It’s a globally-famous painting, where you will often see artists copy those fingerlets of the waves into projects of their own, from standard art, to manga, to anime… I had always called it the Hokusai wave, long before I had even contemplated going to Japan.

And while the sheer ferociousness of the wave is all-encompassing, one could and should also point to Hokusai’s use of color, as an important means of delivery the image’s impact.

While affectionately called Hokusai Blue by his fans, the color is actually known as Prussian Blue…

Prussia? What’s a Prussia? Well… founded in 1525, and dissolved in 1947, Wikipedia says that “Prussia was a prominent historical German state originating out of the Duchy of Prussia and the Margraviate of Brandenburg, and centered on the region of Prussia.”

Okay… does it help if I say that its capital was Berlin, and that Prussia is nowadays in parts of Germany, Poland, Russia, Lithuania, Denmark, Belgium and the Czech Republic. In other words, it was a pretty big deal.

Hokusai’s blue aka Prussian Blue, aka Berlin blue, Parisian and/or Paris blue.

It has a chemical formula of  chemical formula Fe
. or… it can be written as Fe
· xH

I know… more about color than most people would ever think they would need on a Wednesday.

And why would I bother to tell you about a chemical formula? It’s true… I failed Grade 12 chemistry… apparently you are supposed to study… but never did anyone teach me HOW to study or even what studying was… but that’s a whine for another day.

So what the heck does the paint color with too many damn names have to do with helping to clean up after 21st century nuclear disasters?

Wellllll… if we take the Hokusai Blue pigment, and combine it with cellulose nanofiber (a raw material of paper), one can create a sponge that is highly successful in absorbing radioactive cesium.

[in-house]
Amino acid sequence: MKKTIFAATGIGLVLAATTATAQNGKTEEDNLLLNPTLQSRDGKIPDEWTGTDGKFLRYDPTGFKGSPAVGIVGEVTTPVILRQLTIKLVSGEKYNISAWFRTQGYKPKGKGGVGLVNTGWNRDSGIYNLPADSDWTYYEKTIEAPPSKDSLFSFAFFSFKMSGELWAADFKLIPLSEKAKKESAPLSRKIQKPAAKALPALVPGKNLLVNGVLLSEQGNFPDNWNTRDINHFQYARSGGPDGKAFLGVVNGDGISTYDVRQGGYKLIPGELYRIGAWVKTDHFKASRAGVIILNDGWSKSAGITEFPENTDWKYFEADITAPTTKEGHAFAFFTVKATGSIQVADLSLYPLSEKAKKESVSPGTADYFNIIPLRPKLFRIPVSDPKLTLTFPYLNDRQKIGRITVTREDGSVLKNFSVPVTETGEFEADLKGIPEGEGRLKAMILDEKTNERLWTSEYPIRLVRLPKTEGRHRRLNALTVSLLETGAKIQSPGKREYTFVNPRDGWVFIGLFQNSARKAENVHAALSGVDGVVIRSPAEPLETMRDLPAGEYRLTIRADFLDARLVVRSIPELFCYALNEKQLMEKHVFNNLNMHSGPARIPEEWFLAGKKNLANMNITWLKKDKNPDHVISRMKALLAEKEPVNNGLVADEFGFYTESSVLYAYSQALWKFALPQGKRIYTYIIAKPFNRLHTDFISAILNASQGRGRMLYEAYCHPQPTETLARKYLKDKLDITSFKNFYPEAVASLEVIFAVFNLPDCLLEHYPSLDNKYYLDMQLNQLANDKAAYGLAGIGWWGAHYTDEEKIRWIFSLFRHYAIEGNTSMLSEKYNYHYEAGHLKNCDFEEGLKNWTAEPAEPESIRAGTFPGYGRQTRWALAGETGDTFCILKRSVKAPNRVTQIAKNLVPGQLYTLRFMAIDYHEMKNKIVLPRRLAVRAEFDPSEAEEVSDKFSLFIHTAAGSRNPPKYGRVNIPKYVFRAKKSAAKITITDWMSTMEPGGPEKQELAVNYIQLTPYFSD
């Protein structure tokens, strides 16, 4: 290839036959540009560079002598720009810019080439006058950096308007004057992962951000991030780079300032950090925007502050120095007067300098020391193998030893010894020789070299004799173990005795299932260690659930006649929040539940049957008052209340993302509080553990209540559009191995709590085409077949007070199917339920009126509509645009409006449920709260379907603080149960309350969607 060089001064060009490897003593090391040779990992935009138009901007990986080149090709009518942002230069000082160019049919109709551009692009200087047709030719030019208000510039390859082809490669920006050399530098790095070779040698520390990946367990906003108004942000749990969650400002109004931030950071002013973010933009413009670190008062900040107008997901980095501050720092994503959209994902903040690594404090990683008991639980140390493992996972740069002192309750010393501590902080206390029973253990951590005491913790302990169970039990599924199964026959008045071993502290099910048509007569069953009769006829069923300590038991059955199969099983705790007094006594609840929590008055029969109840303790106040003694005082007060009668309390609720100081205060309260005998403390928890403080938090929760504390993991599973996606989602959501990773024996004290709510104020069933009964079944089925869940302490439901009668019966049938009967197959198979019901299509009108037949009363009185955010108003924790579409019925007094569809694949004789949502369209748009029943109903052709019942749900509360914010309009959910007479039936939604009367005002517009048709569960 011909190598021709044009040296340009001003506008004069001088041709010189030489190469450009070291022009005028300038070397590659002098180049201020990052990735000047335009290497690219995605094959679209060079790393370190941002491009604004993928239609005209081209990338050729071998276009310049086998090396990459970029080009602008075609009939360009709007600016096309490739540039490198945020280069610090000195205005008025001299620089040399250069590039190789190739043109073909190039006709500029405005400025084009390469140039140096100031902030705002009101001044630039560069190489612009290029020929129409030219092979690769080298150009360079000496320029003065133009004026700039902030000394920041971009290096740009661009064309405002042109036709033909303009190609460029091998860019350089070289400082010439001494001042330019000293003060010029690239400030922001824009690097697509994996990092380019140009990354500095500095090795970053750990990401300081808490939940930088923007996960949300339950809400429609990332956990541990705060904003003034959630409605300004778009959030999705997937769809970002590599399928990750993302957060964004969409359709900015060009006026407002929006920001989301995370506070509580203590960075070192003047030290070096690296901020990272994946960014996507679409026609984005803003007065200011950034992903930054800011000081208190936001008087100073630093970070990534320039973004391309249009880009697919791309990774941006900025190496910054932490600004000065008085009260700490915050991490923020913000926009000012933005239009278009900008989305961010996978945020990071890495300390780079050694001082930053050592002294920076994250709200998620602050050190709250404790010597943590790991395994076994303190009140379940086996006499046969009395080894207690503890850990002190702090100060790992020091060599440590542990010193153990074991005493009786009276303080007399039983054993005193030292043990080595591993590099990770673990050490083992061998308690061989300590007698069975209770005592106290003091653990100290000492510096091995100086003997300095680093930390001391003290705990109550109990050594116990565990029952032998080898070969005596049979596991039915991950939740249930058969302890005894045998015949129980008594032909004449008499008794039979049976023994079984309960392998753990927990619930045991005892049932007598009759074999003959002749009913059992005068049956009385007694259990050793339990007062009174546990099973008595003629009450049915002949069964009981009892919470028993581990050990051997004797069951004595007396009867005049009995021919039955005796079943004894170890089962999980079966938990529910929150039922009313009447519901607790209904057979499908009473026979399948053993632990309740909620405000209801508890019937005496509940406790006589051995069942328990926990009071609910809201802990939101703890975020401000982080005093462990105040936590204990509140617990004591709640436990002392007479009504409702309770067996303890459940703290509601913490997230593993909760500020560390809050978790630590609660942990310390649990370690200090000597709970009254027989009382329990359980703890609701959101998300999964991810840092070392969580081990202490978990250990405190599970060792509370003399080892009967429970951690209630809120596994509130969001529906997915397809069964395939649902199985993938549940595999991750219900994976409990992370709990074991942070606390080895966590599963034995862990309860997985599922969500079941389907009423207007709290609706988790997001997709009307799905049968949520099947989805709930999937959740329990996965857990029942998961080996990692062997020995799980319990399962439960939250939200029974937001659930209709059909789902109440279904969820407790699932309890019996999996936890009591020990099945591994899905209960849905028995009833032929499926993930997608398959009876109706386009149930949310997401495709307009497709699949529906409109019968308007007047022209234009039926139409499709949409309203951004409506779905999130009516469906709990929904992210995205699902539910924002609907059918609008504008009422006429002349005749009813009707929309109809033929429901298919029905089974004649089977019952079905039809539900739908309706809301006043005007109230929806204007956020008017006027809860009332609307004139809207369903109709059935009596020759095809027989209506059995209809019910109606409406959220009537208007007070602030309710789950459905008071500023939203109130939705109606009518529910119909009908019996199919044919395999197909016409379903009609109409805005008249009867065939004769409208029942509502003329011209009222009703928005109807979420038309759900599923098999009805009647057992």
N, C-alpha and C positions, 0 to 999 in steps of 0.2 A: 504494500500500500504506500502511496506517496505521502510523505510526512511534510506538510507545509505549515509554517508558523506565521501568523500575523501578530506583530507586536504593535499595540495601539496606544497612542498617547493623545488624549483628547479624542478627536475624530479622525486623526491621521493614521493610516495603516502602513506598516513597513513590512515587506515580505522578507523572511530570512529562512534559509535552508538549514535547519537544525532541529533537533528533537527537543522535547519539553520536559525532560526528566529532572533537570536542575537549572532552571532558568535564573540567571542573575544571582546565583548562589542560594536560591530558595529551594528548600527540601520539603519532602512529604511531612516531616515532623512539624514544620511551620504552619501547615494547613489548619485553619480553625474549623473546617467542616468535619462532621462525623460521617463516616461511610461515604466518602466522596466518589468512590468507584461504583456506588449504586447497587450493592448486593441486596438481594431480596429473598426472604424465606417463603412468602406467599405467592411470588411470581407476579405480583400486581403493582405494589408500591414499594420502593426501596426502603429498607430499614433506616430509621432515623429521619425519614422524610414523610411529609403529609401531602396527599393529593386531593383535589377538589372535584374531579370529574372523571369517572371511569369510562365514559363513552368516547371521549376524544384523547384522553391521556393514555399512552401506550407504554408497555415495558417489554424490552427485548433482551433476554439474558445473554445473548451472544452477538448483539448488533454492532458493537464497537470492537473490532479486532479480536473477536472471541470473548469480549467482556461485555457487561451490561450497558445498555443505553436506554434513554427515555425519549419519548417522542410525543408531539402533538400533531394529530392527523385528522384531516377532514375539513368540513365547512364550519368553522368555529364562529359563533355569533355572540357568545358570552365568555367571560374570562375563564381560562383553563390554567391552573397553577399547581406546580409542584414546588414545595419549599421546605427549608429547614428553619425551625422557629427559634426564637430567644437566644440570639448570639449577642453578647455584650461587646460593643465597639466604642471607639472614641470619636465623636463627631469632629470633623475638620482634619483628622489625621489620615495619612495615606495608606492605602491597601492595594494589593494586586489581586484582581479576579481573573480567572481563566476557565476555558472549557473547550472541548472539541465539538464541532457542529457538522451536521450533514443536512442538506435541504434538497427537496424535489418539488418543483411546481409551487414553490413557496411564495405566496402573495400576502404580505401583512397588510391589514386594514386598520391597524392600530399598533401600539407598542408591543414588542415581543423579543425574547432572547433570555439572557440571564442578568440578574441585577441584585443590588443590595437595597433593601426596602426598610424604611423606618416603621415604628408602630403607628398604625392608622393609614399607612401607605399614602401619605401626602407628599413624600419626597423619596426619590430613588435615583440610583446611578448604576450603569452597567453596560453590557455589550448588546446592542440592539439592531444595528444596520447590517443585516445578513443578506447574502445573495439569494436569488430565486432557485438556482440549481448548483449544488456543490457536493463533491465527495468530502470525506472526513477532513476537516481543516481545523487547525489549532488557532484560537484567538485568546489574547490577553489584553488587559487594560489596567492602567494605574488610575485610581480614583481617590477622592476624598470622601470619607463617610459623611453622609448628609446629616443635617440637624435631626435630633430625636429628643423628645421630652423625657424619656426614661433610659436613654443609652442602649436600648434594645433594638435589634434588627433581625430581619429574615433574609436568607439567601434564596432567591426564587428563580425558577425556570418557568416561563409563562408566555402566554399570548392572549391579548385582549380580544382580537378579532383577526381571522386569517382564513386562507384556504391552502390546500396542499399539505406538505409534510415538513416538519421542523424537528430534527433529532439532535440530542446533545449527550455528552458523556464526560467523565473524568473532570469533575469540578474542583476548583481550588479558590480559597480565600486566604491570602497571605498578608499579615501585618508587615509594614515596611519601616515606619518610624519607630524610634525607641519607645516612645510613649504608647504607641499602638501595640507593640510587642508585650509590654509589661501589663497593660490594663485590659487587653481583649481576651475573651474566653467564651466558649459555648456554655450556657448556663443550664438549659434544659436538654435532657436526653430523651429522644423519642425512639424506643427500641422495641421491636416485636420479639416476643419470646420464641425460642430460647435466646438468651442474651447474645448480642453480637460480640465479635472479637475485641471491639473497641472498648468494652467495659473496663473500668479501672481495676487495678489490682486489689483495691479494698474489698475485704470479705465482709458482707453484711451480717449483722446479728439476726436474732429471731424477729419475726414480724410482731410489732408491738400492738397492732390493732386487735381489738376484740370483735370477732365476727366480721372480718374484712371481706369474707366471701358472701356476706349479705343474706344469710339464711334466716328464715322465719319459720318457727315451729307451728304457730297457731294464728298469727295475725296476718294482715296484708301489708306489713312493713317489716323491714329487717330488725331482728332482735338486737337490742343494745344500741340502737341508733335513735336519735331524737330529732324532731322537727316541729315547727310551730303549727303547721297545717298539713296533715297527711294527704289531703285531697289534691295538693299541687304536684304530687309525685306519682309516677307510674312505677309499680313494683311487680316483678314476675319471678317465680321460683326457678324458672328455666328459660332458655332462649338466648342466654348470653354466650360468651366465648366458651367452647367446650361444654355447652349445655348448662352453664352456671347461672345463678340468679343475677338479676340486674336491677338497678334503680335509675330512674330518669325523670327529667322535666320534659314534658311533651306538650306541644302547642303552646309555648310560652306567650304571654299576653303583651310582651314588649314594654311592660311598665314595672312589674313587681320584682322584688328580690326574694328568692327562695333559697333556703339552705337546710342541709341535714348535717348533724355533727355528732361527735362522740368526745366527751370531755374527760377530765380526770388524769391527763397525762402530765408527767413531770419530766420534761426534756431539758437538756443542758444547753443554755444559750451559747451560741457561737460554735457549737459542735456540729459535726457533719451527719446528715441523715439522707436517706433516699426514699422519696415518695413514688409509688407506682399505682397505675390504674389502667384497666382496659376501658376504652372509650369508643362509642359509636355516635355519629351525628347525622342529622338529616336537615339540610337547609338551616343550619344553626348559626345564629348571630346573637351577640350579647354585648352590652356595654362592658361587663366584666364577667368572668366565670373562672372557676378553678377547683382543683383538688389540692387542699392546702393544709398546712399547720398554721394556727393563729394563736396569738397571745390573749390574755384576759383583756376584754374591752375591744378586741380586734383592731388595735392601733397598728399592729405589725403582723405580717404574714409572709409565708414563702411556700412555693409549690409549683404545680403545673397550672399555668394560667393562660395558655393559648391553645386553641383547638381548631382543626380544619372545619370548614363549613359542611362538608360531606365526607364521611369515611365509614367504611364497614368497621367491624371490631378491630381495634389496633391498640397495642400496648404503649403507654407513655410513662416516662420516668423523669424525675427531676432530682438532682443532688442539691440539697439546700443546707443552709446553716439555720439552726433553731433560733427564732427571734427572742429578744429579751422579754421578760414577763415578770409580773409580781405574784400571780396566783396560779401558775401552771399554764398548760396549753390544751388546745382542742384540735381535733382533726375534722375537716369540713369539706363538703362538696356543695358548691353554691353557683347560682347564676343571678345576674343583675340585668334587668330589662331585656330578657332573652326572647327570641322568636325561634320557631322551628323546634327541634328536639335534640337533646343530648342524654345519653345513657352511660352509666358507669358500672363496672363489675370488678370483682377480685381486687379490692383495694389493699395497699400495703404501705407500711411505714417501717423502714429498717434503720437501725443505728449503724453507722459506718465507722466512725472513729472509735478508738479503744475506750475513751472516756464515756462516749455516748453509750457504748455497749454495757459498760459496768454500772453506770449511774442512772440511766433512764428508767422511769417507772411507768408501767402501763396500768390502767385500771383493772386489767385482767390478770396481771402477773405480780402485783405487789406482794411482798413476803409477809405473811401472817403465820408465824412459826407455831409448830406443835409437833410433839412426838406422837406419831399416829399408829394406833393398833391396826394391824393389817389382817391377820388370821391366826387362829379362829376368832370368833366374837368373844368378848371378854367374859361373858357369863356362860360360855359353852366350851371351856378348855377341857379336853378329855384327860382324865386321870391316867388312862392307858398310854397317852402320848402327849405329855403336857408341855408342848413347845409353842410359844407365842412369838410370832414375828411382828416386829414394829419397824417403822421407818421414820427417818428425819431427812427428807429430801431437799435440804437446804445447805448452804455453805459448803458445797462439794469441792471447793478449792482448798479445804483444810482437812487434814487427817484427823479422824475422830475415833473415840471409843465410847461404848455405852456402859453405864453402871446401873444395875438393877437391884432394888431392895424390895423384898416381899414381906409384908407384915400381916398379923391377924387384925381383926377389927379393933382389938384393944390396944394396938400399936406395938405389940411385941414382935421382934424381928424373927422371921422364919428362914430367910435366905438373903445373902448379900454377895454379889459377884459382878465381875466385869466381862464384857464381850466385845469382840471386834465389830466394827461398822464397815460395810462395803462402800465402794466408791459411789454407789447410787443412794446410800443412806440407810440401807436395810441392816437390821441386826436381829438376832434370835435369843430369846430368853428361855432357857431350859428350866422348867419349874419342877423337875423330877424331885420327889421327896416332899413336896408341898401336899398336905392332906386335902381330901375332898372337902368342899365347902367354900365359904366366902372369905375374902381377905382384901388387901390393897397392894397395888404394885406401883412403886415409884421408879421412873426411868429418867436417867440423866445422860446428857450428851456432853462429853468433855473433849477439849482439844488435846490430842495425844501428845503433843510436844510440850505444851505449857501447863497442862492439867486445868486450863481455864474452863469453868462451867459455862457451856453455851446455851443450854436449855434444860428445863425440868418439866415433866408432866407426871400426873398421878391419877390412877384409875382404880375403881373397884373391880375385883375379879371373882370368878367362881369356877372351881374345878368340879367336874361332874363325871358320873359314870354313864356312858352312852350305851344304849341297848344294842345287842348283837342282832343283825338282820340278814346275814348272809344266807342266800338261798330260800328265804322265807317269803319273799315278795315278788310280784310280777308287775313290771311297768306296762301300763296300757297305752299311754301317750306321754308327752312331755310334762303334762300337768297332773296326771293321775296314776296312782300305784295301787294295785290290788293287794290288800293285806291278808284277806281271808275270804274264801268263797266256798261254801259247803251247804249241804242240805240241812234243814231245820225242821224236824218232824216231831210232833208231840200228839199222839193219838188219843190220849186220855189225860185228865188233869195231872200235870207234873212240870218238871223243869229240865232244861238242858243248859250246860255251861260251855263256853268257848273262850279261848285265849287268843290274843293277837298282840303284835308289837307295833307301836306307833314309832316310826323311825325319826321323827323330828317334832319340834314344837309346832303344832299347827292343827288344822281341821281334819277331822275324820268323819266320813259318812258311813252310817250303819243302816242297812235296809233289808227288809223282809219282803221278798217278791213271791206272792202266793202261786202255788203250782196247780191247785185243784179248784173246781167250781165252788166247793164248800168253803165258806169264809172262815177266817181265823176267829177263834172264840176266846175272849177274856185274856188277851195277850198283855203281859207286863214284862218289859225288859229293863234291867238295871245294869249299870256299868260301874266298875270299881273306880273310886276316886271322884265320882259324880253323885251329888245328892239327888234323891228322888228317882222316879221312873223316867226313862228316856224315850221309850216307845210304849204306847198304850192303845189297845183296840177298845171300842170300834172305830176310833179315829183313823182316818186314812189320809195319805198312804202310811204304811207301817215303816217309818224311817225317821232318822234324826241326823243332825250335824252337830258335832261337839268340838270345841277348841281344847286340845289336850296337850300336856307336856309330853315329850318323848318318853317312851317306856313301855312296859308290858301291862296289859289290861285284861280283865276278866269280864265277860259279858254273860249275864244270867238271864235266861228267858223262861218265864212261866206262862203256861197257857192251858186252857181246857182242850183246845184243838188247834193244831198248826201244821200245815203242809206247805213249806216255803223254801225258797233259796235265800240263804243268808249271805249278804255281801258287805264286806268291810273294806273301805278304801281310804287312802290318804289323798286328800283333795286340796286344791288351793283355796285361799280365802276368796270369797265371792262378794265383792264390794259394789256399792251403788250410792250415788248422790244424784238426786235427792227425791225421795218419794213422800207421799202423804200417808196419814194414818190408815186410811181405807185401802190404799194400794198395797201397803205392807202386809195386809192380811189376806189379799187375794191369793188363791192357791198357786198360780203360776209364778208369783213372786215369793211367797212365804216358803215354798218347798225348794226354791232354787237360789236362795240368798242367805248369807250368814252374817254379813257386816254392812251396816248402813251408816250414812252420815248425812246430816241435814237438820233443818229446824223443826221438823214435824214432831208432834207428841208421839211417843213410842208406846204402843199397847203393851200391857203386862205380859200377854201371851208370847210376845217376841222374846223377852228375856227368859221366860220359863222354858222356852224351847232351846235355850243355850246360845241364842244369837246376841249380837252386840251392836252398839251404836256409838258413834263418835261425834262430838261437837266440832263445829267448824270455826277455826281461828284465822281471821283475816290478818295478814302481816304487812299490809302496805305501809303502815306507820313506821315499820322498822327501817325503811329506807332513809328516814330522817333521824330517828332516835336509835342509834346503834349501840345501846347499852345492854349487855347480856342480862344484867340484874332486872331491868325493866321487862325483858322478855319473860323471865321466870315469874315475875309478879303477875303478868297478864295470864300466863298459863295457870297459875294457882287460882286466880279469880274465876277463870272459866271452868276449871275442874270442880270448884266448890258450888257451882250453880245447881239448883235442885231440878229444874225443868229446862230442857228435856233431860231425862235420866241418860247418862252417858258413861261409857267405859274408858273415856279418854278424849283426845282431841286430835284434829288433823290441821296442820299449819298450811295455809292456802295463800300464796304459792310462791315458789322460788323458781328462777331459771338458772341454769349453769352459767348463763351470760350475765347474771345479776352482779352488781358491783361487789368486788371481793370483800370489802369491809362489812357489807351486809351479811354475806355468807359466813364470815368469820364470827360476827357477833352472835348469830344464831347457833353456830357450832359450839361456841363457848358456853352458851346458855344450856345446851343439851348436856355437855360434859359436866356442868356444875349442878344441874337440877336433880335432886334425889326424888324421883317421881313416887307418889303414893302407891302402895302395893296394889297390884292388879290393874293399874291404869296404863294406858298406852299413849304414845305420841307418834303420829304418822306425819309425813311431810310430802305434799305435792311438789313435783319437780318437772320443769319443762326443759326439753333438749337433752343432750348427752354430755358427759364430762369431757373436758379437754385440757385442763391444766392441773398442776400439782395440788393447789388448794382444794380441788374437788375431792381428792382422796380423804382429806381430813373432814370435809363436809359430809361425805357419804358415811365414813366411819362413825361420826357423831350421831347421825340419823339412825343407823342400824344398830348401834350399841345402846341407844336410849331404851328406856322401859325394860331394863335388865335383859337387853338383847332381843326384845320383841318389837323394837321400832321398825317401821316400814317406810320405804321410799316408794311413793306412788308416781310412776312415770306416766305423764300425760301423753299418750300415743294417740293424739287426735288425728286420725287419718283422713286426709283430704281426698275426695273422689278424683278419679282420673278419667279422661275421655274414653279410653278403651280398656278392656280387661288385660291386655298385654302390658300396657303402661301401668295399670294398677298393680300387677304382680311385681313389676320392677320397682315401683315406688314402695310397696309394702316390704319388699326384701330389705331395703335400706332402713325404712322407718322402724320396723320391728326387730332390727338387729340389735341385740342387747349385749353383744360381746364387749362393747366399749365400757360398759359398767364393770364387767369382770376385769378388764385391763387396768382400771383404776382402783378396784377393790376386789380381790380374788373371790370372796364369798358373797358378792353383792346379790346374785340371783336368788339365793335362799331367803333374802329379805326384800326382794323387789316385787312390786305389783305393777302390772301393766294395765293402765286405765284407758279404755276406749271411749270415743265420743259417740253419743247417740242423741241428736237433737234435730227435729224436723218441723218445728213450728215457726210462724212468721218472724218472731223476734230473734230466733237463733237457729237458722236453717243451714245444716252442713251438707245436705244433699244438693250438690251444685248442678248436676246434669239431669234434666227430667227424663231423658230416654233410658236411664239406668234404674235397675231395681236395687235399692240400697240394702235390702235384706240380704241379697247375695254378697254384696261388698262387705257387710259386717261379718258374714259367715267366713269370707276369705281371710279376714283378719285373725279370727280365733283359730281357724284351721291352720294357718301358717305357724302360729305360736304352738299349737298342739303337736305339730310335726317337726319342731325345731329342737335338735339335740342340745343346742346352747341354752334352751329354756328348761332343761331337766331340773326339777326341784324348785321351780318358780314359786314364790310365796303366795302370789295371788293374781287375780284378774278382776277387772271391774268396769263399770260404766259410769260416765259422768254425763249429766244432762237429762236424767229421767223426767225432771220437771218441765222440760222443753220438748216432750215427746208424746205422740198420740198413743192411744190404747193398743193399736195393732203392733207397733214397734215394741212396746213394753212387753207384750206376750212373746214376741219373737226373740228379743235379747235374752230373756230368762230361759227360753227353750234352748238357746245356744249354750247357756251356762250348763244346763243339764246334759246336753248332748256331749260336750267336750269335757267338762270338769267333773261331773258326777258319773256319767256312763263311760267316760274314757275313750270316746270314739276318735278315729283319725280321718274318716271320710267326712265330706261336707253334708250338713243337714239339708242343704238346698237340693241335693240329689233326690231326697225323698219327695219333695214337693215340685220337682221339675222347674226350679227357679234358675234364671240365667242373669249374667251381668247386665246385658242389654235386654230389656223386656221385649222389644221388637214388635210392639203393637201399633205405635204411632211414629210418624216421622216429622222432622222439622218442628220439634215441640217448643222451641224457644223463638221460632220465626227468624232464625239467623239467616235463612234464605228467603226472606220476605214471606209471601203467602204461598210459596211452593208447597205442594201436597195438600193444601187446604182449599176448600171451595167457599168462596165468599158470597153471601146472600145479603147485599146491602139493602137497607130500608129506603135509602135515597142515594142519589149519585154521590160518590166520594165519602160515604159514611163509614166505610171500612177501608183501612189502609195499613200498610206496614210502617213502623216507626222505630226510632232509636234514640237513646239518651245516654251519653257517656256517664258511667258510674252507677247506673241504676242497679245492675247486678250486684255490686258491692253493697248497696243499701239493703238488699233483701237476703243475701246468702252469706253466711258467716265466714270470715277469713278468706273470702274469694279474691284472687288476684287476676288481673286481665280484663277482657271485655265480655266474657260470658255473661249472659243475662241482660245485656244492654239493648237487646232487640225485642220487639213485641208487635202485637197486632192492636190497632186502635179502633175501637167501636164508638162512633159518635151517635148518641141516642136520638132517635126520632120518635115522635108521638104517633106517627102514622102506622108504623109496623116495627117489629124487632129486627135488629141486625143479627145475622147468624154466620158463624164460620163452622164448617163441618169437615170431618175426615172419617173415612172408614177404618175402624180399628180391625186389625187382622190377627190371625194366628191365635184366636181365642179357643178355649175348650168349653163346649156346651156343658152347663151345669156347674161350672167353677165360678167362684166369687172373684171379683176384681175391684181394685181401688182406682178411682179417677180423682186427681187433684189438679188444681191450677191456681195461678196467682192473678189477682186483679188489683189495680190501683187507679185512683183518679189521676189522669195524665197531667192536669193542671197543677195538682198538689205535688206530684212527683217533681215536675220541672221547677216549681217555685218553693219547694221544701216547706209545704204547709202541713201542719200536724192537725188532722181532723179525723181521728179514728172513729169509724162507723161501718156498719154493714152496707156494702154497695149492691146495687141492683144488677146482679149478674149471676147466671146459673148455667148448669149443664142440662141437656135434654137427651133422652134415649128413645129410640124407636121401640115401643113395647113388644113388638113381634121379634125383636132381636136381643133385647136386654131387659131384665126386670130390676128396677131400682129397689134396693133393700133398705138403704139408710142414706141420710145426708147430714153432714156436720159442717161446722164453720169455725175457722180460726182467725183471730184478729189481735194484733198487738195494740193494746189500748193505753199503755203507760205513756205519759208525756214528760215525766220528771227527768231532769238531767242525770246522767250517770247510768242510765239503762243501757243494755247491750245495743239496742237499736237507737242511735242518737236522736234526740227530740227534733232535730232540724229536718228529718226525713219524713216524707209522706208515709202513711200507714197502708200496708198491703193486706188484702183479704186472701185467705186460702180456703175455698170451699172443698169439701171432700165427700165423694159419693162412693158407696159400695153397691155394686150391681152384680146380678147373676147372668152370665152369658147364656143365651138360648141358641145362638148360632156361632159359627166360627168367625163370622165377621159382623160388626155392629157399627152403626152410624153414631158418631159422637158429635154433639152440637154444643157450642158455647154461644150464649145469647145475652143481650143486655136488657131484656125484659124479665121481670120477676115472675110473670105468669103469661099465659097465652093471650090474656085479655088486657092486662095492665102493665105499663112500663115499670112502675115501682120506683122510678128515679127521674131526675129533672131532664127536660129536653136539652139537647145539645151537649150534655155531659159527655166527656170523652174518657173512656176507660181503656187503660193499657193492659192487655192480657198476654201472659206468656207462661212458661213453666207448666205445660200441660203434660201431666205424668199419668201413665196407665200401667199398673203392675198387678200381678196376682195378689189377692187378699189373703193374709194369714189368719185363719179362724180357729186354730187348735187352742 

Hokusai Blue Cesium Absorption Sponges

So, while useless in cleaning up after such disasters as a forest fire, mudslide, earthquake, volcano or tsunami, the next time there’s a radioactive spill of cesium, Japan’s got a sponge for you.

Developed by a University of Tokyo research team, they have succeeded in synthesizing compound nanoparticles, comprising organic and inorganic substances. This new class of organic/inorganic composite nanoparticles is able to selectively adsorb, or collect on the surface, radioactive cesium.

I was just going to present their research paper here, but I do feel I owe you a shot at turning it into something less scientific.

Now… because the combines Hokusai Blue pigment/ nanofiber was an absorber, they developed sponges from these nano particles… which actually was highly effective in decontaminating water and soil that was exposed to radiation during the Fukushima Dai-ichi nuclear accident in 2011.

Apparently removing the radioactive elements cesium-134 and -137 (and others) from contaminated seawater or soil is quite difficult.